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Yambo Ouologuem: Le Devoir de violence (Bound to Violence)

When this book first appeared, it received a lot of acclaim. Most previous African novels had portrayed pre-colonial Africa as something of a glorious era, which had all been destroyed with the arrival of the colonising powers. Ouologuem shows what is probably the more accurate situation, namely that the pre-colonial period was marred by brutal violence, not just between men fighting, but also towards women and children, that the African chiefs enslaved large numbers of people, and also sold them to others, as well as requiring forced labour from their own people, and were generally very cruel towards women.

However, the book was not without controversy, as it was accused of plagiarism. Ouologuem was accused of plagiarising from Graham Greene‘s It’s a Battlefield, Guy de Maupassant and André Schwarz-Bart. The French edition was withdrawn and was only reissued in 2003, though is now out of print. The US edition, was also withdrawn, while the British edition, published by Heinemann, stated The Publishers acknowledge the use of certain passages on pages 54-56 from It’s a Battlefield by Graham Greene. It was reprinted, though is now out of print. Christopher Wise edited a book on the controversy. You can read an excellent summary of the main points at the Complete Review. Antoine Marie Zacharie Habumukiza published a book on the issue in French.

The novel is set in the fictitious Nakem Empire, clearly based on the Dogon and Toucouleur Empires of Mali, ruled by the Saïf dynasty. The early part show the brutality of the period, with continual wars between the Nakems and their neighbours and the cruelty meted out to the losers, including the women and children. We learn about slavery, incest, pedophilia, forced labour, promises made by the chiefs to reduce forced labour and other abuses. When the colonial powers come, in the form of the French, the Saïfs try to resist but the French get some assistance from other Africans, who see the French as the lesser of the two evils. However, despite their resistance, once peace is made, the Saïfs are accepted by the French and continue to rule, albeit in a subordinate position.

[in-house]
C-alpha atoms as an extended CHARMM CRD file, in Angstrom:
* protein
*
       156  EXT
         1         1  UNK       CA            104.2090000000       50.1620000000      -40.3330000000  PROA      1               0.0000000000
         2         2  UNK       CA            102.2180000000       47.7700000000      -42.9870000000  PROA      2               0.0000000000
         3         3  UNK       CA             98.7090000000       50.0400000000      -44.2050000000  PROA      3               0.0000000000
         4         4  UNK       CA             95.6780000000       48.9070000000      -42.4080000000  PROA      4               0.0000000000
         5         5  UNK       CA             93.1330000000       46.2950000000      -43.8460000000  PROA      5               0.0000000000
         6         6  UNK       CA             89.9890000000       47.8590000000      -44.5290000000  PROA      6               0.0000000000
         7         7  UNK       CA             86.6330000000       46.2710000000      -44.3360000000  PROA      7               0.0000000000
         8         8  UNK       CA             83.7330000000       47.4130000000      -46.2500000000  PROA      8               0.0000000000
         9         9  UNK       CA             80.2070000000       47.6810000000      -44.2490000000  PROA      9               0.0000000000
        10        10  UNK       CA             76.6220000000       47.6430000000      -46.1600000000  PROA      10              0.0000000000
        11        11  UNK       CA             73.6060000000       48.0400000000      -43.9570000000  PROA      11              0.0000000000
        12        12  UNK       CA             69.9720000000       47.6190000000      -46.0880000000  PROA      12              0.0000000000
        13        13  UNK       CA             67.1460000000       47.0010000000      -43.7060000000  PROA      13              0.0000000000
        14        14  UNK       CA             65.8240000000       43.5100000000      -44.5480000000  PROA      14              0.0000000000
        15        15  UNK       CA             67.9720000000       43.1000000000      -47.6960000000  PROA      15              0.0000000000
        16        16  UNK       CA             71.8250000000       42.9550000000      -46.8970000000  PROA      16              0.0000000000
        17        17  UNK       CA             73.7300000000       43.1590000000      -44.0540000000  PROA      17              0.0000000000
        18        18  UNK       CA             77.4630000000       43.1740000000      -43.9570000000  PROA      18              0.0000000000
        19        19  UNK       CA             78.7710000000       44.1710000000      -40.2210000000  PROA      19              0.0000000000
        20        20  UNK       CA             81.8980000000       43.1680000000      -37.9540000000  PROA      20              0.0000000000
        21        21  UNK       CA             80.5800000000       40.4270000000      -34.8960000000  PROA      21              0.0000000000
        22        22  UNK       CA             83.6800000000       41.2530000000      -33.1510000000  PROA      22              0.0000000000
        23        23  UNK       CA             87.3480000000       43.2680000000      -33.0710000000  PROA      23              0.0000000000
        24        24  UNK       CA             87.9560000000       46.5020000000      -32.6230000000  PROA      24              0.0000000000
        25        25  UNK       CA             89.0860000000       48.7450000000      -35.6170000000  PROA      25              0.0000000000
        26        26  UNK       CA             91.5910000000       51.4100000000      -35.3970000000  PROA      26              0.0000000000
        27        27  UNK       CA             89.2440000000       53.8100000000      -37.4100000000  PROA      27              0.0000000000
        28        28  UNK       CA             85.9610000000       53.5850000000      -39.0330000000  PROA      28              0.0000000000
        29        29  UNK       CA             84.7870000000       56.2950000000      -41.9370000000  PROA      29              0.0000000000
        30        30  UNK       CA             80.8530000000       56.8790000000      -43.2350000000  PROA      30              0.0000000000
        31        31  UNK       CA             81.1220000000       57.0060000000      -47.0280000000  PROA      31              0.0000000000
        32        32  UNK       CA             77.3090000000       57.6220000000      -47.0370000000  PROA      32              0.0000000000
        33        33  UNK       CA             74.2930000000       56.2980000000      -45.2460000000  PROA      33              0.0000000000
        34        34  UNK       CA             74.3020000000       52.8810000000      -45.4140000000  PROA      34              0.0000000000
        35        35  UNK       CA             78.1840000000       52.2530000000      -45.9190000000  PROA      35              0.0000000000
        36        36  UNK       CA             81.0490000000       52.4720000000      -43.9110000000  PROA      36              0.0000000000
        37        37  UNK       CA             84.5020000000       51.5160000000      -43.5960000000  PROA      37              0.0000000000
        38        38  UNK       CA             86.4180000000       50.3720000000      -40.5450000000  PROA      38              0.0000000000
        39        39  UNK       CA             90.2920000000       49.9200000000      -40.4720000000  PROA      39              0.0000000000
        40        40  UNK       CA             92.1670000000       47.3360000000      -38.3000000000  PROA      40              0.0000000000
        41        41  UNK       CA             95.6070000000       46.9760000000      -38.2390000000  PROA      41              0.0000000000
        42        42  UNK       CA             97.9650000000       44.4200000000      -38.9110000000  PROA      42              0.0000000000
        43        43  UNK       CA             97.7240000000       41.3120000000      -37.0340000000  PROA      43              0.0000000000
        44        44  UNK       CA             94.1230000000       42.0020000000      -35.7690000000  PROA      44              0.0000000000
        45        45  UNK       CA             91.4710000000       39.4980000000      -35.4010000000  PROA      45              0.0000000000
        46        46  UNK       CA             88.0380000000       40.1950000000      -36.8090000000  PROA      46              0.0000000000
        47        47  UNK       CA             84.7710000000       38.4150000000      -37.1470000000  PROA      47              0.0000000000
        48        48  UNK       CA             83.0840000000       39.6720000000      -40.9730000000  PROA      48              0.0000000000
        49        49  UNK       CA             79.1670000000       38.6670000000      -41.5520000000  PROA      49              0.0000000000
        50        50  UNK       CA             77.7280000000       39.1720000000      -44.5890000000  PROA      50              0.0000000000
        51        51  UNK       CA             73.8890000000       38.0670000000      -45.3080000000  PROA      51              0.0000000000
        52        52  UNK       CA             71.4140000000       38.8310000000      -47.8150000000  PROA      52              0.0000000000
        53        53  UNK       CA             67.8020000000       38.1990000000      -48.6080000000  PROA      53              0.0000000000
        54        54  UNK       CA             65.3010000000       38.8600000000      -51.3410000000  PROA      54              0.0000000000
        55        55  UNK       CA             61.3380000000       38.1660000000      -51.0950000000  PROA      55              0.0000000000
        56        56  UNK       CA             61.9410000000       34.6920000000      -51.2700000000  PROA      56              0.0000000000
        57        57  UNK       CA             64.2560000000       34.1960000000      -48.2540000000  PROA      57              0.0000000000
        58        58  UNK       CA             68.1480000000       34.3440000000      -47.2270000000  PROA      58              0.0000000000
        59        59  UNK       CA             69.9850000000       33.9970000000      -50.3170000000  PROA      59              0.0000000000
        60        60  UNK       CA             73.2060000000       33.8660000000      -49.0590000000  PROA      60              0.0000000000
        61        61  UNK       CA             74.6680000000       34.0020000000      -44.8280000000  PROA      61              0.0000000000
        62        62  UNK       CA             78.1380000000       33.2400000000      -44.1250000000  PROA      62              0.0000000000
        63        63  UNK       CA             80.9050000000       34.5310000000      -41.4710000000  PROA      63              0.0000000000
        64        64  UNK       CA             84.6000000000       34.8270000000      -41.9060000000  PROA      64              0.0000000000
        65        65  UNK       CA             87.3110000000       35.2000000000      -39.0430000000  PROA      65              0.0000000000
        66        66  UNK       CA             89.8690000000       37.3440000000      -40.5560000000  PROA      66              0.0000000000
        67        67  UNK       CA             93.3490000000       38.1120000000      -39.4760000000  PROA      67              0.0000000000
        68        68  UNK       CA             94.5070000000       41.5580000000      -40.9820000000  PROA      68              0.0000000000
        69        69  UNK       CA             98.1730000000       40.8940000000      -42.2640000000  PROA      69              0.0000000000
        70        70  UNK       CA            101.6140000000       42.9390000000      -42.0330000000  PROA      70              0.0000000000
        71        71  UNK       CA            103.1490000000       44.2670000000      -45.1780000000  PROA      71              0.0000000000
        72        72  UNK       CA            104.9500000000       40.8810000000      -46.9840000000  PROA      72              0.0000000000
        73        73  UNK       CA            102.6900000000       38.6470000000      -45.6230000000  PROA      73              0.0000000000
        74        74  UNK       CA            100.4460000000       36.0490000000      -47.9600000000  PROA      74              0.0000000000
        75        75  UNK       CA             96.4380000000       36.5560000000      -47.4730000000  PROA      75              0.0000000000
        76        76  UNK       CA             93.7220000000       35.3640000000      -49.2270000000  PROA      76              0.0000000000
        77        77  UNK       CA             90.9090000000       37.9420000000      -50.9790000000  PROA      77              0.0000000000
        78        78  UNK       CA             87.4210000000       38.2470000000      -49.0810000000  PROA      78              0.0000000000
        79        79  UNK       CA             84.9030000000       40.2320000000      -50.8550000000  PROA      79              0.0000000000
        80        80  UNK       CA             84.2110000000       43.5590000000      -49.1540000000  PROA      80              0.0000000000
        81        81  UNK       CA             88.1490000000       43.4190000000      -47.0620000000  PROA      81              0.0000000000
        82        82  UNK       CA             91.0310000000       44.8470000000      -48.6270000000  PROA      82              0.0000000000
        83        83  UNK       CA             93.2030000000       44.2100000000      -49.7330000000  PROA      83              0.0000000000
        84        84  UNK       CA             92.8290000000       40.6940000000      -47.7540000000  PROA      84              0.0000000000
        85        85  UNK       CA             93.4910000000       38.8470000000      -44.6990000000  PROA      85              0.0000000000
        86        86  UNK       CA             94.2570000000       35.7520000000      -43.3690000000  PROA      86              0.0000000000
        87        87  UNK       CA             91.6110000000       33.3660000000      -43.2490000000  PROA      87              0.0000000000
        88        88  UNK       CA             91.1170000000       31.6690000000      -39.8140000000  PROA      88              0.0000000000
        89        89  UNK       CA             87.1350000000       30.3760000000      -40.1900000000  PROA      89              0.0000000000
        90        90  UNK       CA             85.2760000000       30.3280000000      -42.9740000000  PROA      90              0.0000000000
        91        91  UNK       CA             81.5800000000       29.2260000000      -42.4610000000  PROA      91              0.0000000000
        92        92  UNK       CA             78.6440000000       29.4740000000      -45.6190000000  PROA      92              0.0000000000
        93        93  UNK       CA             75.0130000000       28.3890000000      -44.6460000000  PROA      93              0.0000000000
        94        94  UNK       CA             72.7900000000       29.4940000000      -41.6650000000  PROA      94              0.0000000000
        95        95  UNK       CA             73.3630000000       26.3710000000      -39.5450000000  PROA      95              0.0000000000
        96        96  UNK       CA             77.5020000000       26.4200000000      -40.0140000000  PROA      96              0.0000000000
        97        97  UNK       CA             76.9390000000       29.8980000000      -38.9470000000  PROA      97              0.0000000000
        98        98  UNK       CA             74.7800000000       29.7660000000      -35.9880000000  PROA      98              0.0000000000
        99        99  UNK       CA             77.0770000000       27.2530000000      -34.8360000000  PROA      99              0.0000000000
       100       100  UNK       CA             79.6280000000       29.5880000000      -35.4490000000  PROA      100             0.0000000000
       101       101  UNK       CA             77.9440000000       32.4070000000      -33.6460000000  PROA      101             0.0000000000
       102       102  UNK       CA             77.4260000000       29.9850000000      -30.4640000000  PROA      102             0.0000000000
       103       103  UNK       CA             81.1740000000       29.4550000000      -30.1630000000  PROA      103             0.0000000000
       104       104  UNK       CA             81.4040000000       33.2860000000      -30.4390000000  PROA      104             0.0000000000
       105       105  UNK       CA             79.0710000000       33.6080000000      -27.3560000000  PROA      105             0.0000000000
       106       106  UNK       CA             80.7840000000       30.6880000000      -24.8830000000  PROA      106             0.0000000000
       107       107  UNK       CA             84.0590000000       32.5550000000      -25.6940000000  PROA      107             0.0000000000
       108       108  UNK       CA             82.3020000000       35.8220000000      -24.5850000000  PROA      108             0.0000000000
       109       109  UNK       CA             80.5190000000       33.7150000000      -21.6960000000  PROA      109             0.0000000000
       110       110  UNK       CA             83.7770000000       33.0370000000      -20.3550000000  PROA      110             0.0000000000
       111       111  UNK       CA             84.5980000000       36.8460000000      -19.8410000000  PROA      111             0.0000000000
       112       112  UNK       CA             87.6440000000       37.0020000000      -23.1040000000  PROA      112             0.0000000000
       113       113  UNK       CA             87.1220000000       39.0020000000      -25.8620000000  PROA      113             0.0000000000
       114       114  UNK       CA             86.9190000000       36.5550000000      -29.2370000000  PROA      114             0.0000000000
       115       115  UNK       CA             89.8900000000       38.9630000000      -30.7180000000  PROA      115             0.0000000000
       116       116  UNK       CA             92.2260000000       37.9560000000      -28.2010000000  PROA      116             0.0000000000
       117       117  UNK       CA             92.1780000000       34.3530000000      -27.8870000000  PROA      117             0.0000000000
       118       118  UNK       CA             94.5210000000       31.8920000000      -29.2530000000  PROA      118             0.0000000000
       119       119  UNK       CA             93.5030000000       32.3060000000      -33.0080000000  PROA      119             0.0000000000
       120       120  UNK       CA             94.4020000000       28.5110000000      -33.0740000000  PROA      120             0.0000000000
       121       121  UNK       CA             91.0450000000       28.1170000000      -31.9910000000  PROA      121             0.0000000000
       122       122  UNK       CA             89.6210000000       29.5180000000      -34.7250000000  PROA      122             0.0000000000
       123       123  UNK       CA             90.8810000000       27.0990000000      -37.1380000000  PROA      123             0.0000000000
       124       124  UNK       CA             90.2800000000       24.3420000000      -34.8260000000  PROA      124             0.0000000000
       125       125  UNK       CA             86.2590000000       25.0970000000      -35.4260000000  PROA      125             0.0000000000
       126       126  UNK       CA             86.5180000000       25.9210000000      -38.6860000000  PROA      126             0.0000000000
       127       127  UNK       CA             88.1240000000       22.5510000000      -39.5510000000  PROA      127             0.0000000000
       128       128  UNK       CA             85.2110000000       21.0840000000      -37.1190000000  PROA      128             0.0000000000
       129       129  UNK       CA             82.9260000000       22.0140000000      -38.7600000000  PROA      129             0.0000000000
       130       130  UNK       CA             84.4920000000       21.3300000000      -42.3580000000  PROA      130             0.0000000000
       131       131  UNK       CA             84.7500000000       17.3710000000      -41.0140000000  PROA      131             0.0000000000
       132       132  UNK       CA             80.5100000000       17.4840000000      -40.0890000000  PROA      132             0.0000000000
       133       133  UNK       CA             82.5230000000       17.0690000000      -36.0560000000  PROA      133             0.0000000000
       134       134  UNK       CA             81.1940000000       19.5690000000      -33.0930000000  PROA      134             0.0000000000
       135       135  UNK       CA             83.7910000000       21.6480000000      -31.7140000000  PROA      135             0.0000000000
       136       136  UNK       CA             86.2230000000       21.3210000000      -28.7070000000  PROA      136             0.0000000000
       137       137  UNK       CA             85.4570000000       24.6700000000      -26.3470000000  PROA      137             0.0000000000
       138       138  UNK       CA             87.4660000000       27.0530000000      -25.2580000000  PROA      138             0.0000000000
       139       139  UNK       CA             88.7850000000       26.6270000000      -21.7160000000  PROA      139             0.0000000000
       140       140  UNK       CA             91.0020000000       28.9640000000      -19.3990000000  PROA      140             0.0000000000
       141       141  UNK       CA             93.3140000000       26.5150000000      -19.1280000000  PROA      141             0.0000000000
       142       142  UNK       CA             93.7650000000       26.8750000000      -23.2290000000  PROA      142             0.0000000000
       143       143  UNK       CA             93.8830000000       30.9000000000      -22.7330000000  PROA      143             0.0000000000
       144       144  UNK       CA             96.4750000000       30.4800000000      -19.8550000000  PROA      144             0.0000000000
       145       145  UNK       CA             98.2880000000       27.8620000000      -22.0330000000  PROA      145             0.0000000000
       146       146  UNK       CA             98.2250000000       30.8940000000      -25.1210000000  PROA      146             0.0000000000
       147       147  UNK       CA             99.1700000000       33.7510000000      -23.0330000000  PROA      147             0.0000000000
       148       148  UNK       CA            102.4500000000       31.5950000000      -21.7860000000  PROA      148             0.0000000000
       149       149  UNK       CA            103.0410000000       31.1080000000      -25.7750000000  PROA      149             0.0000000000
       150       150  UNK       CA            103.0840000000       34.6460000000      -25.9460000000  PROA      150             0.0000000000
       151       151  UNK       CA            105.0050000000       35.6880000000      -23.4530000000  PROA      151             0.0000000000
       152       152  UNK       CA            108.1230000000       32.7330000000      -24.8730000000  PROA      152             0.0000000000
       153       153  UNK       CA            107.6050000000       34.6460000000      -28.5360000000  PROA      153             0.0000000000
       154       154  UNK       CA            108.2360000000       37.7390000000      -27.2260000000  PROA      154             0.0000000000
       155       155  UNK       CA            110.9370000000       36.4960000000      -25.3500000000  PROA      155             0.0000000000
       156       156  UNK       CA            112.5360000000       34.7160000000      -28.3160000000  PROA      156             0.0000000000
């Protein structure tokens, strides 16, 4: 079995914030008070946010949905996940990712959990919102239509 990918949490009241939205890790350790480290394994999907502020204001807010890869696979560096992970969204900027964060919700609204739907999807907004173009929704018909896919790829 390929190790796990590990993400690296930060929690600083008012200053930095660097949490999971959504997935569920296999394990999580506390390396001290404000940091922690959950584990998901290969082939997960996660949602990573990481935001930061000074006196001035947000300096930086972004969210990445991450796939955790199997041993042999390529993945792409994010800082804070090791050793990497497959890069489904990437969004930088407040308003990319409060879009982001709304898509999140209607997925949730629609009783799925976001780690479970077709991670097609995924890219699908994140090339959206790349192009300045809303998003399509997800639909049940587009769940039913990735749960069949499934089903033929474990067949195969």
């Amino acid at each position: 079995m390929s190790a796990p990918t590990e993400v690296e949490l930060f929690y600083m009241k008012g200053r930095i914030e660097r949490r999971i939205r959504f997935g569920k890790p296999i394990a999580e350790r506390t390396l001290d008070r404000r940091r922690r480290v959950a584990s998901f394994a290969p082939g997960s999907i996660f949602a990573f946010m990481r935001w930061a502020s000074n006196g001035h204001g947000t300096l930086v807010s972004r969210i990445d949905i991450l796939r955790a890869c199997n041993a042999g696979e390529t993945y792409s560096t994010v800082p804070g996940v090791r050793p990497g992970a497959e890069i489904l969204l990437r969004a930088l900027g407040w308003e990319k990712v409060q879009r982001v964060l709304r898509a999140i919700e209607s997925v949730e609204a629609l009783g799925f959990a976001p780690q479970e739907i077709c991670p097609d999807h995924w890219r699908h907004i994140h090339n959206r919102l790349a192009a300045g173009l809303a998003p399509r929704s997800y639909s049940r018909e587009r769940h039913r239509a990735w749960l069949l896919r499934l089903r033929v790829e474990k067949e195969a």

The Saïfs remain cruel towards their own and very devious in their actions. On three separate occasions, they manage to kill the French governor, without any blame being attached to them. Indeed, this part of the book is a continuation of the cruelties of the Saïf family, only slightly tempered by the French presence. There are still slaves and we follow the fate of the family of one of these slaves. Raymond Kassoumi is a cook. He falls in love with Tambura and they marry. She produces quintuplets, all of whom are educated. However, it is the eldest son, Raymond Spartacus Kassoumi, who does the best. He does so well that he is sent to Paris at French expense, qualifies as an architect and serves in World War II. He has a difficult time but is helped by a male lover. When independence looms, he is called back to Nakem to serve.

Ouologuem criticises virtually everybody. The Africans are cruel, the French coloniser cruel, the Saïfs cruel and devious. Even Raymond gets condemned for being a négraille, a word invented by Ouologuem, meaning a black man who tries to be a white. Indeed, other characters mock him for this. Despite the plagiarism, this is a very fine book and should be read. It is a pity that it is out of print.

Publishing history

First published by Editions du Seuil, Paris in 1968
First published in English by Heinemann in 1971
Translated by Ralph Manheim